Nasofacial reconstruction with calvarial bone grafts in compromised defects.
ABSTRACT To determine the utility of calvarial bone grafting in multiple reconstructive settings. In particular to examine the success of calvarial bone grafting of the nasofacial skeleton in a compromised wound bed.
A retrospective review was performed to identify patients undergoing calvarial bone graft reconstruction of the nasofacial skeleton. Patients were identified from operative records and the medical record was reviewed to identify age, gender, site of defect, indication for the operation, size of bone graft harvested, postoperative and delayed complications, radiation exposure, need for additional soft tissue, and graft loss.
Eighty-seven patients who underwent split calvarial bone grafts were identified and had a complete medical record available for review. Ninety grafts were harvested. Five subsites in the nasofacial skeleton were identified as sites for reconstruction. Forty cases were performed for revision of a previous complication, including 13 who had a previous alloplastic implant. Twenty-four additional cases were performed in a compromised wound bed and 64% of all cases were performed in either a revision or compromised setting. There was an 11% incidence of early postoperative complications, but there were no major complications at the donor site and only two major complications at the recipient site.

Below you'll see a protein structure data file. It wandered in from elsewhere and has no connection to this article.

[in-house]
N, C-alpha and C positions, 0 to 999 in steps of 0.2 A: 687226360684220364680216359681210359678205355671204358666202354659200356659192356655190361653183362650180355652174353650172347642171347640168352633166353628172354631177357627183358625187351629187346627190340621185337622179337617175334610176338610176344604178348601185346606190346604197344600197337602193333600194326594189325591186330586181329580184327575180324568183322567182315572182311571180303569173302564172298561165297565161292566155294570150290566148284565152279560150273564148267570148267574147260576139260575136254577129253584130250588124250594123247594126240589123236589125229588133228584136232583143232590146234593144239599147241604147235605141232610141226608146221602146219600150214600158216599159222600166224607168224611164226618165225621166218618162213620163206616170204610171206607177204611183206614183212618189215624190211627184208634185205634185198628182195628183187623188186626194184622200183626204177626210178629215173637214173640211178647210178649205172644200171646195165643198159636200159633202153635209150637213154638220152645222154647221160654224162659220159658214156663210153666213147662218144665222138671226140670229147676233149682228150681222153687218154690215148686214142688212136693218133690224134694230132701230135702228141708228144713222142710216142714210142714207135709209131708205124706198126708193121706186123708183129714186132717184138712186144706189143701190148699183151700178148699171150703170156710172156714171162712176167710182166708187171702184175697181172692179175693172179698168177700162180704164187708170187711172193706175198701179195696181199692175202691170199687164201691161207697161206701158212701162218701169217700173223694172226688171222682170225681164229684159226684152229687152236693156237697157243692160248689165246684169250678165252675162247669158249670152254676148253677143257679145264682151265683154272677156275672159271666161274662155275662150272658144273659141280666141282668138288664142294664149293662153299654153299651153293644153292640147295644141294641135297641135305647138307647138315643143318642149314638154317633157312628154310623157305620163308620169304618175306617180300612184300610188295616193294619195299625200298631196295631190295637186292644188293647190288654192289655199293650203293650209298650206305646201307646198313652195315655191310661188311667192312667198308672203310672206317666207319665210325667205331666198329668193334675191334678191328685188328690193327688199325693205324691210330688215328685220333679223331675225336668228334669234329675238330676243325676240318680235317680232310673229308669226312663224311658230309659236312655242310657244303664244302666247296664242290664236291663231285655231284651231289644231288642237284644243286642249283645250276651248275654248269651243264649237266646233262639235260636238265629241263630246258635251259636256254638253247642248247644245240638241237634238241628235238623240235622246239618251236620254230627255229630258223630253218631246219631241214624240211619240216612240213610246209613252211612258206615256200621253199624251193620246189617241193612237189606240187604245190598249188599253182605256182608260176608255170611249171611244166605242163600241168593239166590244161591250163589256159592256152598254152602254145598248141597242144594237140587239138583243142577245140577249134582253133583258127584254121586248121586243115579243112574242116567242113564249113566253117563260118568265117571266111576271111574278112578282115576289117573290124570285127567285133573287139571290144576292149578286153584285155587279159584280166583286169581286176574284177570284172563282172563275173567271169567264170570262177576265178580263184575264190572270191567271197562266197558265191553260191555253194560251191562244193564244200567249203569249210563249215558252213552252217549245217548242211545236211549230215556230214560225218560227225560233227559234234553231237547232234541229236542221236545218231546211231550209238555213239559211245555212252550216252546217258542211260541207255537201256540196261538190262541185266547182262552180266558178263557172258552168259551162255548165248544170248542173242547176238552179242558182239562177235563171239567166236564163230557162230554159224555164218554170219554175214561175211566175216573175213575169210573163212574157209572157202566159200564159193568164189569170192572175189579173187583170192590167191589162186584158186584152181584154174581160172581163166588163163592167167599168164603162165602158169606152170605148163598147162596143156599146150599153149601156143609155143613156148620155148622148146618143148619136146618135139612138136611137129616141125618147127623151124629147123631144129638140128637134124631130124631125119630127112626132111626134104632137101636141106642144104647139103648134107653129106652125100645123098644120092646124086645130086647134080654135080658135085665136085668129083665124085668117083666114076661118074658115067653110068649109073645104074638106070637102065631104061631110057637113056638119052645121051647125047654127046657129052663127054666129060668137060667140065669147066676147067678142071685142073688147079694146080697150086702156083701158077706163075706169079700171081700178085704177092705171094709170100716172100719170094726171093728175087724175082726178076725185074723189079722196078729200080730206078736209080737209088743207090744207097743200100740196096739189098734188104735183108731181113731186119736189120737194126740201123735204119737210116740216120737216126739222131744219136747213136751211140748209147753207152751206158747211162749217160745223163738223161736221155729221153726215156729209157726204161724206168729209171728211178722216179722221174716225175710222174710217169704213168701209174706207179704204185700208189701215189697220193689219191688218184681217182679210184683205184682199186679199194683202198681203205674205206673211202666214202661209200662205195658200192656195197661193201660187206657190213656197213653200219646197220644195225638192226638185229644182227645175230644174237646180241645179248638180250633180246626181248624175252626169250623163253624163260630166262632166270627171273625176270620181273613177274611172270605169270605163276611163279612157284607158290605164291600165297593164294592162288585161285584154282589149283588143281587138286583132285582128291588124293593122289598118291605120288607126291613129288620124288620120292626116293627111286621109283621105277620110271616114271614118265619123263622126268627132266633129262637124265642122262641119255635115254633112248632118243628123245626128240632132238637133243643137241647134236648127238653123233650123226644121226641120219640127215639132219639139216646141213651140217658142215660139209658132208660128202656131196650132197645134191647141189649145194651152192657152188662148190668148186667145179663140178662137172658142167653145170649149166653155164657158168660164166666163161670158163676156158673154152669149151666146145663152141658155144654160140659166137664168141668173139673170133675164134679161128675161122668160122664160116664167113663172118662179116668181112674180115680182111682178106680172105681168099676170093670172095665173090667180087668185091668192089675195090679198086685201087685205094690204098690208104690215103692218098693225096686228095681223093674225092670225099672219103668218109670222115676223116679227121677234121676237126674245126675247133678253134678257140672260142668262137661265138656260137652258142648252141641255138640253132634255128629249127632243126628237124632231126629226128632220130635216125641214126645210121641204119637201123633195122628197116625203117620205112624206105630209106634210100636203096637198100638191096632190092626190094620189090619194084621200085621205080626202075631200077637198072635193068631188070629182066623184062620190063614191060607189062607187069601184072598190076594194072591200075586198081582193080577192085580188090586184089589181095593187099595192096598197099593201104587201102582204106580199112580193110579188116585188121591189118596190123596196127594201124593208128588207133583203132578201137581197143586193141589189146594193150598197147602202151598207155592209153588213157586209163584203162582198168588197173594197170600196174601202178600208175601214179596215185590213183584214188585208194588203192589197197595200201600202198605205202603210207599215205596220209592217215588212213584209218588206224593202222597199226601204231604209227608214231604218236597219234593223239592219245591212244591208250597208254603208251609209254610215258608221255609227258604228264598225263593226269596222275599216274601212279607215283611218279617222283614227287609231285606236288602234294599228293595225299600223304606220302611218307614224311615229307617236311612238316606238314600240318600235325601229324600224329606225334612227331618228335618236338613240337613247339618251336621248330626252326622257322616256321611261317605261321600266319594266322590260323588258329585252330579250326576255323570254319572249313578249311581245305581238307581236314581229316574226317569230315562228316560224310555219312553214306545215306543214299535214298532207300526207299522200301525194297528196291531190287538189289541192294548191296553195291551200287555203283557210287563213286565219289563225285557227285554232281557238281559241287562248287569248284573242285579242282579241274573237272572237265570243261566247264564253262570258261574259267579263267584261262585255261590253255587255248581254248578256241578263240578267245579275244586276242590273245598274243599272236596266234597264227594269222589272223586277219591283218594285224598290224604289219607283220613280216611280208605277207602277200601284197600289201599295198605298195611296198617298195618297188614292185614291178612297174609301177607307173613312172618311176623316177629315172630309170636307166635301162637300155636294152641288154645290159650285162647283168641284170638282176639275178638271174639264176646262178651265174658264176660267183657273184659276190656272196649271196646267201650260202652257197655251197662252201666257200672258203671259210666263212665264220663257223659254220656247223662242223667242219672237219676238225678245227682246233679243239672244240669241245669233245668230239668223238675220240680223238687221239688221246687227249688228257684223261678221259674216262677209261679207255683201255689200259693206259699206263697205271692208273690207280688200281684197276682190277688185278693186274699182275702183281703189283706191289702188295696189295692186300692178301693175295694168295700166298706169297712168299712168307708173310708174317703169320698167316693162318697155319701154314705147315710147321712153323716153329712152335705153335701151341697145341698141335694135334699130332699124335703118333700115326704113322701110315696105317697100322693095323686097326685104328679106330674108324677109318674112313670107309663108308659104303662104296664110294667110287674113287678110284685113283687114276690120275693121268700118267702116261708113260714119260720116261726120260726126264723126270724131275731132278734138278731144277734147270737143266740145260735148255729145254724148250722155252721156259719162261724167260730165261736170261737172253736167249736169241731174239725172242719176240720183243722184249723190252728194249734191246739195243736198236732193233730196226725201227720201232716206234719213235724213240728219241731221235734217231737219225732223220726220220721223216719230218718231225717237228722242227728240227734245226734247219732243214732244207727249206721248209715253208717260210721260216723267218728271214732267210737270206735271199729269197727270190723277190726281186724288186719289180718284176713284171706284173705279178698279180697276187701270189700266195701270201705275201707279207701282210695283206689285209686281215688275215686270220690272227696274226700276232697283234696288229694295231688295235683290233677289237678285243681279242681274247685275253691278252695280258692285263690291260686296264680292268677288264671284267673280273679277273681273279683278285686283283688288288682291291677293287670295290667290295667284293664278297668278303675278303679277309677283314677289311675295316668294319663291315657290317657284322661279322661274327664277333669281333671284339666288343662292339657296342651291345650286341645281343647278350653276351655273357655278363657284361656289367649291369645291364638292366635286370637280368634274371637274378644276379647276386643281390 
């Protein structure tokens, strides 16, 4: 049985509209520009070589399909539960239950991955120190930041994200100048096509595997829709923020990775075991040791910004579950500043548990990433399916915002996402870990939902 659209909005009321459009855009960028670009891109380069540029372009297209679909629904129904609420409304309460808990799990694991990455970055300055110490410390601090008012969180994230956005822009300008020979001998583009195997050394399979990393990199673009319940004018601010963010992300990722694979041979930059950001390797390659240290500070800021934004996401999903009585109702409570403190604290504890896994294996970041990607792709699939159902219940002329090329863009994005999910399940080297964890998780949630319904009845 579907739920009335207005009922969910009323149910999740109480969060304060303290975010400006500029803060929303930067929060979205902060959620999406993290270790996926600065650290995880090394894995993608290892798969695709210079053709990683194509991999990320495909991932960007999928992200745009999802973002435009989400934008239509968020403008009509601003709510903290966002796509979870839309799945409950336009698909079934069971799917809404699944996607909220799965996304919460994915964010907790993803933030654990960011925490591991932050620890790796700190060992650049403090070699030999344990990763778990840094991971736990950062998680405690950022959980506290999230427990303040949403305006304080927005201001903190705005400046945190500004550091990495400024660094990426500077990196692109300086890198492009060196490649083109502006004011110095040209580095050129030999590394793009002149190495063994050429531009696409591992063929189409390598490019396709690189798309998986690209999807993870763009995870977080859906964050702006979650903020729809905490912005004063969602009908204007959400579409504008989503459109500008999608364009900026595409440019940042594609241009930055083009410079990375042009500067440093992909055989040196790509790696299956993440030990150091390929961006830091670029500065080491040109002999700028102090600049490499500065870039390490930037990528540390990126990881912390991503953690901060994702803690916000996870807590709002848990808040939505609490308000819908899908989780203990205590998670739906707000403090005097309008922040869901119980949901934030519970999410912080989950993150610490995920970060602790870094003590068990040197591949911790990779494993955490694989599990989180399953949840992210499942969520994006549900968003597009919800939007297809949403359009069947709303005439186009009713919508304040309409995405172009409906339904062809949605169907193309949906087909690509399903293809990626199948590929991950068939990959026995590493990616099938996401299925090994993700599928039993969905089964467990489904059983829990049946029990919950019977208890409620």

Calvarial bone is a very useful material in the primary, revision, and compromised settings. This series suggests that split calvarial bone grafts is an adaptable, durable, and reliable material. It can be reliably used in the setting of radiation, infection, and inflammation.
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ABSTRACT: Maintaining structural integrity during rhinoplasty often necessitates adding support to the nose. Autologous grafting material is the safest and most reliable source of this structural support. A variety of sources in the body can serve as donor sites for such grafts. The most common sites are septal cartilage, auricular conchal cartilage and rib cartilage. Less common sites include tragal cartilage, calvarial bone and iliac bone. This article reviews the surgical techniques for accessing, harvesting, and modifying these grafts for use in rhinoplasty.Operative Techniques in Otolaryngology-Head and Neck Surgery 12/2011; 22(4):308–315.